What is a Lip or Tongue Tie?
Also called Ankyloglossia or a Tethered Oral Tissue (TOT), a Tongue-tie is a condition in which the bottom of the tongue is tethered to the floor of the mouth by a membrane (frenulum) that restricts movement of the tongue. Similarly, an upper lip-tie is a frenulum attachment that restricts movement of the upper lip.
The condition is present at birth and can result in various oral developmental issues including feeding, speech and swallowing as well as interfering with adequate breastfeeding. Somewhere between 4-10% of all babies are born with a tongue tie. There are degrees of tongue and lip ties, depending on where the frenulum attaches to the tongue
Why does it matter?
Tethered oral tissues limit the range of motion of the tongue and lip that can cause problems with feeding, swallowing, speech and the formation of the jaw and palate.
Babies who are tongue-tied may have problems achieving a secure latch to the breast. They will often overcompensate with increased suction or using the jaws which causes nipple damage and pain. Once the baby can no longer maintain latch in this manner, there is often clicking and loss of suction or even complete detachment from breast. This may not only cause pain to mom, but also affect the baby’s ability to adequately drain the breast, leading to supply issues and/or infections. Some babies may not be able to latch at all.
- Poor or incomplete latch
- Slides off nipple while attempting to latch
- Clicking noises while nursing
- Gumming or chewing on nipple
- unable to hold pacifier
- Poor weight gain
- Colic or Reflux symptoms
- Short sleep episodes/frequent feedings
- Snoring, heavy breathing, or sleep apnea
- Creased, flat or blanched nipples
- Cracked, bruised or blistered nipples
- Bleeding nipples
- Severe pain when infant attempts to latch
- Poor or incomplete breast drainage
- Infected nipples of breasts
- Plugged ducts or mastitis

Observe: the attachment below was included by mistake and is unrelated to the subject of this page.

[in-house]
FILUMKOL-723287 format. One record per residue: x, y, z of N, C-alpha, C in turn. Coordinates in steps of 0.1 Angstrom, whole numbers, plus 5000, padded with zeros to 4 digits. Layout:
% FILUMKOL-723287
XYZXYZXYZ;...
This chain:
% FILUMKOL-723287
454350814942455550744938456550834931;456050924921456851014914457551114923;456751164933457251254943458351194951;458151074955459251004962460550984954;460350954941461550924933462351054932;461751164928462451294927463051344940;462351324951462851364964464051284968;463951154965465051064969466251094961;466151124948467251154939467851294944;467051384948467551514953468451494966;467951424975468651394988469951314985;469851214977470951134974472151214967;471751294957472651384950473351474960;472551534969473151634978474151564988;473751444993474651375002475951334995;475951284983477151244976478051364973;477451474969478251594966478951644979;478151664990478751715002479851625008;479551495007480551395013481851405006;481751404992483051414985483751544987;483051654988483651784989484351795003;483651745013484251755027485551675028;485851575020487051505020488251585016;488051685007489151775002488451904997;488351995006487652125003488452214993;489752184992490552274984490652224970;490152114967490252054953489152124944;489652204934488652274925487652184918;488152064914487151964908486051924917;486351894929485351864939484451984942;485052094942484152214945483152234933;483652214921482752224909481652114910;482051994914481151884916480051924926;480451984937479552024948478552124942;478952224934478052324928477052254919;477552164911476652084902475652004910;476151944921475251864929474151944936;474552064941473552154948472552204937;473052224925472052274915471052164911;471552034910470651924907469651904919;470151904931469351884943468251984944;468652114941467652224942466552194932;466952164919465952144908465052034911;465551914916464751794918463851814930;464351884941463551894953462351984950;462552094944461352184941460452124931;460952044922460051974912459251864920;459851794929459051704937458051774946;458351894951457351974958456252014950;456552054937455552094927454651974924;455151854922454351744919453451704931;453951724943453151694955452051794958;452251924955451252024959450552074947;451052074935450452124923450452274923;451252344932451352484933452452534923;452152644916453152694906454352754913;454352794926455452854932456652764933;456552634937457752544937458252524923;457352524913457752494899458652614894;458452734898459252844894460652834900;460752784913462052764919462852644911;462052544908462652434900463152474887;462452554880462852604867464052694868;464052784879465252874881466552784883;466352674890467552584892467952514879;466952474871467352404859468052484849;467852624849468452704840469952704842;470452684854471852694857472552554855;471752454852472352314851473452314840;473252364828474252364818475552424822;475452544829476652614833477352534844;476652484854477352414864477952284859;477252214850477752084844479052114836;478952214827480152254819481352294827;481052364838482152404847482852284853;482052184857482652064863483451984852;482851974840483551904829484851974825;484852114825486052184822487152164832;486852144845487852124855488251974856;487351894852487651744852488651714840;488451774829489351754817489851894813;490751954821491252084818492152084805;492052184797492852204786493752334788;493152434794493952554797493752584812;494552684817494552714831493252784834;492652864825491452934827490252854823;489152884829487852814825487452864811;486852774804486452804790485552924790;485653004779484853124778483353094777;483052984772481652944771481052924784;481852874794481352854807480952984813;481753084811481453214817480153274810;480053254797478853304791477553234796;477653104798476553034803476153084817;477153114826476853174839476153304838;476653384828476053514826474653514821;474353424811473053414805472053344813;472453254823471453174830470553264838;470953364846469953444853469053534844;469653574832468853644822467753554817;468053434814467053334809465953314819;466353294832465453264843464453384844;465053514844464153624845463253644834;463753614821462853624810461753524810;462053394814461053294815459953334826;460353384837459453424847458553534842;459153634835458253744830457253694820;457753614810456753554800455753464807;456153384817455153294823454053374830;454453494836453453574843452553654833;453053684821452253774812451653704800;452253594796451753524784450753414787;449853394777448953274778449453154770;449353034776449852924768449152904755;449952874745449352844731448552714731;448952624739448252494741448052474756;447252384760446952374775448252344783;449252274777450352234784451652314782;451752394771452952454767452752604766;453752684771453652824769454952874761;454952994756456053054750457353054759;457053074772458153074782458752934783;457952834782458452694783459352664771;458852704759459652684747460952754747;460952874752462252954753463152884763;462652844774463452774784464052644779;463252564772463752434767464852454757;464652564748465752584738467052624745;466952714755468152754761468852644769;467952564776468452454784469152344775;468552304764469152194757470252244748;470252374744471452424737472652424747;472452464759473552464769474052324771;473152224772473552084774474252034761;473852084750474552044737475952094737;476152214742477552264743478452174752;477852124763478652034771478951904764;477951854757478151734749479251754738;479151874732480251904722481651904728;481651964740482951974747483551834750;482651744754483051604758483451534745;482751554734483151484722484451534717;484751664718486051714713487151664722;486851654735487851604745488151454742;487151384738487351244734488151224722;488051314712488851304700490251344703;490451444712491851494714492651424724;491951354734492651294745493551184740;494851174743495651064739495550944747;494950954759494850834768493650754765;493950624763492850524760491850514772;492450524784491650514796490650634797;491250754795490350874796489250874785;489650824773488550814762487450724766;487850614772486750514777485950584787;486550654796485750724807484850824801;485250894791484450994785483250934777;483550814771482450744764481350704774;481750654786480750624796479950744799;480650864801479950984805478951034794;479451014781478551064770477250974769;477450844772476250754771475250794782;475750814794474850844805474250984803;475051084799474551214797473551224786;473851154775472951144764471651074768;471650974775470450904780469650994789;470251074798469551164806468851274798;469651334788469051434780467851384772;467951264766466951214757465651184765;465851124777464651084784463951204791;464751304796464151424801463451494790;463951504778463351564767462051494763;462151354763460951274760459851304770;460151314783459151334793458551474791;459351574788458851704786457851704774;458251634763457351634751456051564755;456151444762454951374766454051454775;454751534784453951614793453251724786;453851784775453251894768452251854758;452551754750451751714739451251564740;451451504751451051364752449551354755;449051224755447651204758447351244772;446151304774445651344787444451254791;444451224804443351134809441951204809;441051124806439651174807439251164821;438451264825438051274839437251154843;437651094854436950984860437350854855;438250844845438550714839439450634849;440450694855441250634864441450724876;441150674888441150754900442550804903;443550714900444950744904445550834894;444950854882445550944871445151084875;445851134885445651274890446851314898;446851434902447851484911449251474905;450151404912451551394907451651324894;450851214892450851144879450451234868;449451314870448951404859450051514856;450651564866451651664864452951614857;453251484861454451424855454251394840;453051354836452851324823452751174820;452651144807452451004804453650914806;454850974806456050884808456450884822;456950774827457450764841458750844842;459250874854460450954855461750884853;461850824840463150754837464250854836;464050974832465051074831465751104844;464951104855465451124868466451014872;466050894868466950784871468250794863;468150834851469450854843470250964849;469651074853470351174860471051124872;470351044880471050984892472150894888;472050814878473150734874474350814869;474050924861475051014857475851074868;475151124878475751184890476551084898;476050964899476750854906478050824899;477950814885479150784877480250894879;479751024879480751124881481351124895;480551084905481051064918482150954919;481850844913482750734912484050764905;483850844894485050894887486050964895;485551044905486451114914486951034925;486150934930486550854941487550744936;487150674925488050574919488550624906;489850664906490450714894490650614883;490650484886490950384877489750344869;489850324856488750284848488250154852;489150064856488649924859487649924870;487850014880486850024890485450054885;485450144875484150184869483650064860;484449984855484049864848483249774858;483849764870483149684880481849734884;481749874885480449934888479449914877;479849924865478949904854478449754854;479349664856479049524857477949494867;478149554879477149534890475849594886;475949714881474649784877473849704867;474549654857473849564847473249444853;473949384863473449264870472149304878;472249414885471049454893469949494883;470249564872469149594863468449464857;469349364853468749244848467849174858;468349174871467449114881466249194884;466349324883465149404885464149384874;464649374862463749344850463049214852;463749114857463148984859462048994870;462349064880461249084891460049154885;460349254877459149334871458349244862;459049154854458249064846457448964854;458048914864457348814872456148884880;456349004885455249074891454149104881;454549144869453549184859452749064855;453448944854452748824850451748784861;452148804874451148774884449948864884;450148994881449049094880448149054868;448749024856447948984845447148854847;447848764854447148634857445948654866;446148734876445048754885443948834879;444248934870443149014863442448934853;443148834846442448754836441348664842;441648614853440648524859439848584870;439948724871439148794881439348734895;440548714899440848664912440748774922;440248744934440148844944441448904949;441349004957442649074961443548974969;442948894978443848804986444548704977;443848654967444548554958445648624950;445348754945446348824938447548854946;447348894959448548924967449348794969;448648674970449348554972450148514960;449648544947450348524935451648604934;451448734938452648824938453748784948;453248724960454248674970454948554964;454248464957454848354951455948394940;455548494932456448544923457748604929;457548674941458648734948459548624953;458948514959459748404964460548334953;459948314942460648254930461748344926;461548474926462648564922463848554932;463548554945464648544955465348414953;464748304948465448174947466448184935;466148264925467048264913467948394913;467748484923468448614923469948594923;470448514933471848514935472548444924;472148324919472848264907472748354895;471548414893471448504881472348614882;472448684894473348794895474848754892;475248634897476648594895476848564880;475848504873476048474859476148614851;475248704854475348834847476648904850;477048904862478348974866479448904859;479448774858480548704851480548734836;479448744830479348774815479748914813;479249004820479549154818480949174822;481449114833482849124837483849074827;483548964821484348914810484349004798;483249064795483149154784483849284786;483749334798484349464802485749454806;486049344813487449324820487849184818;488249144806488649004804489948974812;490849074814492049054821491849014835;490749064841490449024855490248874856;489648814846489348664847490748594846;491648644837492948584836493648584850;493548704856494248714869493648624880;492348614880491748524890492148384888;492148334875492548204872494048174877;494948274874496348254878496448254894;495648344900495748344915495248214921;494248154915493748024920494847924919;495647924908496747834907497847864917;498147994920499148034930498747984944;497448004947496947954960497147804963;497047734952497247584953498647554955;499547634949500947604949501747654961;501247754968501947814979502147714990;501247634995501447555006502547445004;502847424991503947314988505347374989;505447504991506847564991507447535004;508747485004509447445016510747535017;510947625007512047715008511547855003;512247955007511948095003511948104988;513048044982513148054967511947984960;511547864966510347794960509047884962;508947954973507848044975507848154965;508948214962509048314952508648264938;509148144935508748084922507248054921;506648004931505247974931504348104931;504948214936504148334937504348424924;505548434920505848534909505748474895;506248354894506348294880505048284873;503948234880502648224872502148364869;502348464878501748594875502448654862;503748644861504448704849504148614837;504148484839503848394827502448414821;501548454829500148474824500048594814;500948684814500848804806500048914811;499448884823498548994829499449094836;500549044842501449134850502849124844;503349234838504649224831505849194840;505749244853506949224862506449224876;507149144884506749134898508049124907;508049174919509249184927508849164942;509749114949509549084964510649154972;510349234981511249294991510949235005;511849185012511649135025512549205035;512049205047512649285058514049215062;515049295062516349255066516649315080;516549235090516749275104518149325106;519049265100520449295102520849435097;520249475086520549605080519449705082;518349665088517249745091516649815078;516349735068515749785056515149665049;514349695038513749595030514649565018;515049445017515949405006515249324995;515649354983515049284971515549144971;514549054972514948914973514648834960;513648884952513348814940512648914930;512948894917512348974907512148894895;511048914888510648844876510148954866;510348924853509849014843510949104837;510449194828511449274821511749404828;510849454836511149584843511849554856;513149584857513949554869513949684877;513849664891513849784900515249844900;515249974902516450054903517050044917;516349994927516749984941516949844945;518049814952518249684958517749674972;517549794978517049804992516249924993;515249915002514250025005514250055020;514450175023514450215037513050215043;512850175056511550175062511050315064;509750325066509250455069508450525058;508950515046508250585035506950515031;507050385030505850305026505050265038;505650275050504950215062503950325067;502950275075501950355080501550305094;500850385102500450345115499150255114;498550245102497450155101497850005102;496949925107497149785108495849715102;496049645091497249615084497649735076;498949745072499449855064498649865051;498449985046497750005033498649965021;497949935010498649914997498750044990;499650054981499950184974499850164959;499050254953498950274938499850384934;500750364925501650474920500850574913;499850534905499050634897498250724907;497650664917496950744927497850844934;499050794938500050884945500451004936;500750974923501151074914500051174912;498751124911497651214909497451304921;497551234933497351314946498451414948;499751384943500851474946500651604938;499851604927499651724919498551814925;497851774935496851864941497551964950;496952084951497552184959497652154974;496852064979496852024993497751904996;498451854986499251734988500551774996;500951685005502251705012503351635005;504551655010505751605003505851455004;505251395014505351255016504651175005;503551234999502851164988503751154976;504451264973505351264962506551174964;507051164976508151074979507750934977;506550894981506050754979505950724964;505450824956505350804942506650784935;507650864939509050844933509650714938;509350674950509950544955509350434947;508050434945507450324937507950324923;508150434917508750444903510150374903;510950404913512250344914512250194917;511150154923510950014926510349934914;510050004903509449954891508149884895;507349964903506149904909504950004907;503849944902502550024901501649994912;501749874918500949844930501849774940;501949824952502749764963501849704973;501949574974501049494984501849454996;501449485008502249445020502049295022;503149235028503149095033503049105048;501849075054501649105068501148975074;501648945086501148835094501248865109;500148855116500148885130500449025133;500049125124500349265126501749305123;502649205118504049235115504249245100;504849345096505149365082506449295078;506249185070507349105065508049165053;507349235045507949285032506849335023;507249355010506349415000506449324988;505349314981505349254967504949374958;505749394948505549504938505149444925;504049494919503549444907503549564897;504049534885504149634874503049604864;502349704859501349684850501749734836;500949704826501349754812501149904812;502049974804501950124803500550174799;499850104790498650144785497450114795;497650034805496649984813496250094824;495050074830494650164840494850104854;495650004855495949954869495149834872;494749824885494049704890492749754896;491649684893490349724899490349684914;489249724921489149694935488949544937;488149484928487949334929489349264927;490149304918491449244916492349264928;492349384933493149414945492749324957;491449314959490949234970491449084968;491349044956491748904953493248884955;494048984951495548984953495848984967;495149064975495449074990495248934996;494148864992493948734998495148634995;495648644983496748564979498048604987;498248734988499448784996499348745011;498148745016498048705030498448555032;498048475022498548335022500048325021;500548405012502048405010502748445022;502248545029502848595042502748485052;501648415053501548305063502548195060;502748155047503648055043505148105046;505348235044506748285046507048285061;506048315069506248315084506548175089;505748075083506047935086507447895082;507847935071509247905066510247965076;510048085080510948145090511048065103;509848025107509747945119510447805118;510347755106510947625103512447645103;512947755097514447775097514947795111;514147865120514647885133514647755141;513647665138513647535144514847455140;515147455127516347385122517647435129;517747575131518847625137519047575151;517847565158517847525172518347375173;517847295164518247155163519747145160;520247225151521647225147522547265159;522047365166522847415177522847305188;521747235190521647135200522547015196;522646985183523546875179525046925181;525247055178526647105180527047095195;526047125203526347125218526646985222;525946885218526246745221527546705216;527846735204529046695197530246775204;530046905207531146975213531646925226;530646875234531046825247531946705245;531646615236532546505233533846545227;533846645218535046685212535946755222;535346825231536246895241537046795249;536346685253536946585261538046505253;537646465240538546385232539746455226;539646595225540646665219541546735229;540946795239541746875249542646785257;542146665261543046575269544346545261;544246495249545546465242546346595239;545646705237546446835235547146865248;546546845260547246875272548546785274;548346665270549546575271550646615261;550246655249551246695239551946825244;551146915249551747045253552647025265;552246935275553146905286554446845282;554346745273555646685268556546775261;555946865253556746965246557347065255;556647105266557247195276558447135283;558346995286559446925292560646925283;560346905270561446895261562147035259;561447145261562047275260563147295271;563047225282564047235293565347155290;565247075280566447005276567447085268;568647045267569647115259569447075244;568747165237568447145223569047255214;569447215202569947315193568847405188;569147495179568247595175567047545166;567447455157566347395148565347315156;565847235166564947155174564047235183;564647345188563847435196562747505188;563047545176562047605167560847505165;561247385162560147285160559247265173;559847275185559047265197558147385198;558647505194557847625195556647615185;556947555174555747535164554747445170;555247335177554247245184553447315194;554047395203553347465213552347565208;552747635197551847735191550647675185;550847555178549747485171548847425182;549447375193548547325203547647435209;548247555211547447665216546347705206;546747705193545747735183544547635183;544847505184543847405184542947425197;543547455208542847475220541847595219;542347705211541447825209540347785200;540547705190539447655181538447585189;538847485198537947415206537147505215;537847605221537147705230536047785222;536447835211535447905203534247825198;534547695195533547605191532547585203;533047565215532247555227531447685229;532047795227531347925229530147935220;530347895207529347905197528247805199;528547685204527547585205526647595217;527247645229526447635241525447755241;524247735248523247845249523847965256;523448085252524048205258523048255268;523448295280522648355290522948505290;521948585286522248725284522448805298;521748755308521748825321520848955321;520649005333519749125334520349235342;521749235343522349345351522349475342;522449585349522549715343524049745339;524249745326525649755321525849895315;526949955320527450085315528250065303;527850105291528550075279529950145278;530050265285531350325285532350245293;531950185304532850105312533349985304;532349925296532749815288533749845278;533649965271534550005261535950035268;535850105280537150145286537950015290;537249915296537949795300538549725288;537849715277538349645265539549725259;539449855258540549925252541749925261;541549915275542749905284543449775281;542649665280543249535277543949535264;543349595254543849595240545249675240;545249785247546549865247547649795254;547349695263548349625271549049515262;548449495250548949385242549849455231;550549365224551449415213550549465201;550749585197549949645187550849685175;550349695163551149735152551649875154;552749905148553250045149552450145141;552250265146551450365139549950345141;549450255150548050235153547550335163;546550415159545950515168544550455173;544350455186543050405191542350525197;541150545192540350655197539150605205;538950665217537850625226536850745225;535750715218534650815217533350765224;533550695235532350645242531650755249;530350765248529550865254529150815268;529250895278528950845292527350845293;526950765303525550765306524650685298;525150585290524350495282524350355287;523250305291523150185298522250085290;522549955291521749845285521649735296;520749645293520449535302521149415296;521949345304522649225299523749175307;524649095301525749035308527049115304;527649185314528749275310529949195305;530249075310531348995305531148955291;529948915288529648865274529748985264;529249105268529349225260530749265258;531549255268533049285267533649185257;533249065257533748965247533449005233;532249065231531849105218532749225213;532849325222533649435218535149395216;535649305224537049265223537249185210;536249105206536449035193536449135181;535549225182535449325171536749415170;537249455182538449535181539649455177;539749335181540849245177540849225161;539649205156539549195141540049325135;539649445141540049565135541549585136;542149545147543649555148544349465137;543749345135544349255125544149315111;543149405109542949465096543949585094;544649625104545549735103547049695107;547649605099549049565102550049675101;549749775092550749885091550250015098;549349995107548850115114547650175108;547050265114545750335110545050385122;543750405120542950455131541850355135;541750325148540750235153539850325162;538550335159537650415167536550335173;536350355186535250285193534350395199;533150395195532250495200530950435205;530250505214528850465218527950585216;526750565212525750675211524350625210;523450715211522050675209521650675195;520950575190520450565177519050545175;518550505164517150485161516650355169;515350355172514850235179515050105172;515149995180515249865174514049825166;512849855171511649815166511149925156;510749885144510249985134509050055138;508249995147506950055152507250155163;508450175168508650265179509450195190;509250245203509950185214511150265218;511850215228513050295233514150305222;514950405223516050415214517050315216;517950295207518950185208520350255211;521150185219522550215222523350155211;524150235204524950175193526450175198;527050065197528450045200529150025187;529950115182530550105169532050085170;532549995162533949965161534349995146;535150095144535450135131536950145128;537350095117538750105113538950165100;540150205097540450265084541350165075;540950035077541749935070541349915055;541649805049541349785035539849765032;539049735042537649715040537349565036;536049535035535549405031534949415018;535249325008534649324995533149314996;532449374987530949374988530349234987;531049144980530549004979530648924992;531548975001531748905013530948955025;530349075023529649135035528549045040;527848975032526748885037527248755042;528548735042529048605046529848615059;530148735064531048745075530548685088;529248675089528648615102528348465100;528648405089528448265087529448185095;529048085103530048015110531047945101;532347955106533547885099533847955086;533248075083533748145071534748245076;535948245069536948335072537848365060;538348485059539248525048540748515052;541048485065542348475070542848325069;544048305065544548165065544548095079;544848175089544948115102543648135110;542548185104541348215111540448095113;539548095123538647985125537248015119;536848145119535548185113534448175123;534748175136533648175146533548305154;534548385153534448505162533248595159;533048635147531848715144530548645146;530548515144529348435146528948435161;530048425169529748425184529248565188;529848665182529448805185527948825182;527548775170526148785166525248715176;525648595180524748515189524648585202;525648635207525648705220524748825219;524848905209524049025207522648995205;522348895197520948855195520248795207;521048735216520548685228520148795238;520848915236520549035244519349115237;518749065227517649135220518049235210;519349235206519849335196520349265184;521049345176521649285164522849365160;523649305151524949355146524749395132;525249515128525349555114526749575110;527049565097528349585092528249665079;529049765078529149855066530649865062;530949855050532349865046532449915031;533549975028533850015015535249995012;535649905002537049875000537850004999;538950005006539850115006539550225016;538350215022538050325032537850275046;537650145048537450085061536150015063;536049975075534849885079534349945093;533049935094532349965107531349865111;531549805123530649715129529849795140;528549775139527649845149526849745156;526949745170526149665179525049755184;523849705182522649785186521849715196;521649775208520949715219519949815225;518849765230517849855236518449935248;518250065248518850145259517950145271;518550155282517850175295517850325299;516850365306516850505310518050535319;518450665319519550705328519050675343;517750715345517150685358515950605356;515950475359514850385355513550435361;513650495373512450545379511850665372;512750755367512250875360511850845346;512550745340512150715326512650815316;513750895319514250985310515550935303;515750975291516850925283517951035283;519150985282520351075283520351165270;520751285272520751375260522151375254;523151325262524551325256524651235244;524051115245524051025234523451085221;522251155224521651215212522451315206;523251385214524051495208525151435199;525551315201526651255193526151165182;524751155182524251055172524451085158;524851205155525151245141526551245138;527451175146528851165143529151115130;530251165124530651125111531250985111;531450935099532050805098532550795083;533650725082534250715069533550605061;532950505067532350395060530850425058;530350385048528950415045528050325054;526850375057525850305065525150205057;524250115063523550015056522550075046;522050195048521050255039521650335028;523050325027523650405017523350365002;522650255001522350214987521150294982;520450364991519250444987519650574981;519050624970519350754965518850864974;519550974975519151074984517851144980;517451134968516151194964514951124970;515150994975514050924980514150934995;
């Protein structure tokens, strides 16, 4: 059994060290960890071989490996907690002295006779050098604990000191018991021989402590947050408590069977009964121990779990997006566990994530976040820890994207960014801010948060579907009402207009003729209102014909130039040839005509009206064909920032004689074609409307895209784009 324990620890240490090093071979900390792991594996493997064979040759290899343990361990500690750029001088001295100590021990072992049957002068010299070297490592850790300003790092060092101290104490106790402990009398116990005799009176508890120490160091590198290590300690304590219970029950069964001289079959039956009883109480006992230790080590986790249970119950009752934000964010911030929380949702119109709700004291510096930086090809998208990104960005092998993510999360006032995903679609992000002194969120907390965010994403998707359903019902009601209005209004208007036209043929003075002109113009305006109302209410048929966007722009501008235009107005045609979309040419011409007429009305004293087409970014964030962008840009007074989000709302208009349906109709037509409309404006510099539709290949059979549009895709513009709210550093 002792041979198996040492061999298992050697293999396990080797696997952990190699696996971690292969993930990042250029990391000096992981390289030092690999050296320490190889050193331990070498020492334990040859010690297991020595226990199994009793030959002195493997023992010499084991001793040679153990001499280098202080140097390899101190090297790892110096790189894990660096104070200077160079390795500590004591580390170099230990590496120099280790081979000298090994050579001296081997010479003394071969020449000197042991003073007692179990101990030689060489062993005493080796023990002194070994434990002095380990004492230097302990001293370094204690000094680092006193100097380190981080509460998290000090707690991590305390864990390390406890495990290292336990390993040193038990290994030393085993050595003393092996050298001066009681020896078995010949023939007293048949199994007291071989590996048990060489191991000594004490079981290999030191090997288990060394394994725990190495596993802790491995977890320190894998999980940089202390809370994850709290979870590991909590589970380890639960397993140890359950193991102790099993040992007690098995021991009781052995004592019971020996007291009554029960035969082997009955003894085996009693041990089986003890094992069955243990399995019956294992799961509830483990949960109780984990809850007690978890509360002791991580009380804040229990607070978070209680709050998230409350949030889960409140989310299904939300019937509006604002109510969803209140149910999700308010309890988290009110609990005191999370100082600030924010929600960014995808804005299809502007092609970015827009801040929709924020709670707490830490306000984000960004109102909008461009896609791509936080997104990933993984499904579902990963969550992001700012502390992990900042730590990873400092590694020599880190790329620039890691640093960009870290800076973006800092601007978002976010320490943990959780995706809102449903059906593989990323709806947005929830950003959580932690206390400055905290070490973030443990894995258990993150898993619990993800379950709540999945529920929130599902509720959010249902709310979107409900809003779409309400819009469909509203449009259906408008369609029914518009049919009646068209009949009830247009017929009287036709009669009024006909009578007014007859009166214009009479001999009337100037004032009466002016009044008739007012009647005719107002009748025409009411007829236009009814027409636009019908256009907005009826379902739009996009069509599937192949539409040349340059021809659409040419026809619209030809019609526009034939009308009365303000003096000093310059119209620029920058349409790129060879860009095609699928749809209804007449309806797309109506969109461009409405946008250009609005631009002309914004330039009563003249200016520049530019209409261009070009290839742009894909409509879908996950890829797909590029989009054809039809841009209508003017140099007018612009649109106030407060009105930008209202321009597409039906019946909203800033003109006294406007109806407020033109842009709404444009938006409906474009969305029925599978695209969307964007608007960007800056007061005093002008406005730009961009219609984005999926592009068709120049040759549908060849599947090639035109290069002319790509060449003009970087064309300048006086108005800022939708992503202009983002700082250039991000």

- Nipple thrush
- Over-supply or diminishing supply
Left untreated, tongue and lip ties can cause development or speech problems and oral hygiene issues down the road, not to mention the loss of the breastfeeding relationship between moms and babies.
Beyond breastfeeding, tongue tie has been linked to impeded growth and development. Symptoms such as mouth breathing, snoring and sleep disordered breathing, enlarged tonsils, forward head posture, restricted upper airways and malocclusions such as crossbite or open bites can all be related to the function of the tongue. Children with tongue-ties may have difficulty swallowing or speech problems and delays. Adults diagnosed with tongue-tie have reported a lifetime of poor sleep, chronic neck and back issues, clenching and grinding of teeth, sleep apnea and digestive problems. There is also a link to poor oral health and history of numerous fillings and/or crowns of the back molars.
How is it treated?
Tongue and lip ties are easily corrected with a simple, safe and immediately effective procedure called a frenulectomy. Dr. Jordan is one of six preferred providers in the state of Ohio for revision of a tongue and lip tie via dental laser. The dental laser is the safest and least invasive of treatments available for the revision.
If you child is diagnosed with a tongue or lip tie, it is important to get the right kind of support. Depending on your child’s age and symptoms, your support group may include a Lactation Consultant, Craniosacral Therapist, Speech Therapist, Myofunctional Therapist, Chiropractor or Osteopathic Doctor. We are only one piece of the puzzle in correcting developmental issues related to tongue and lip ties.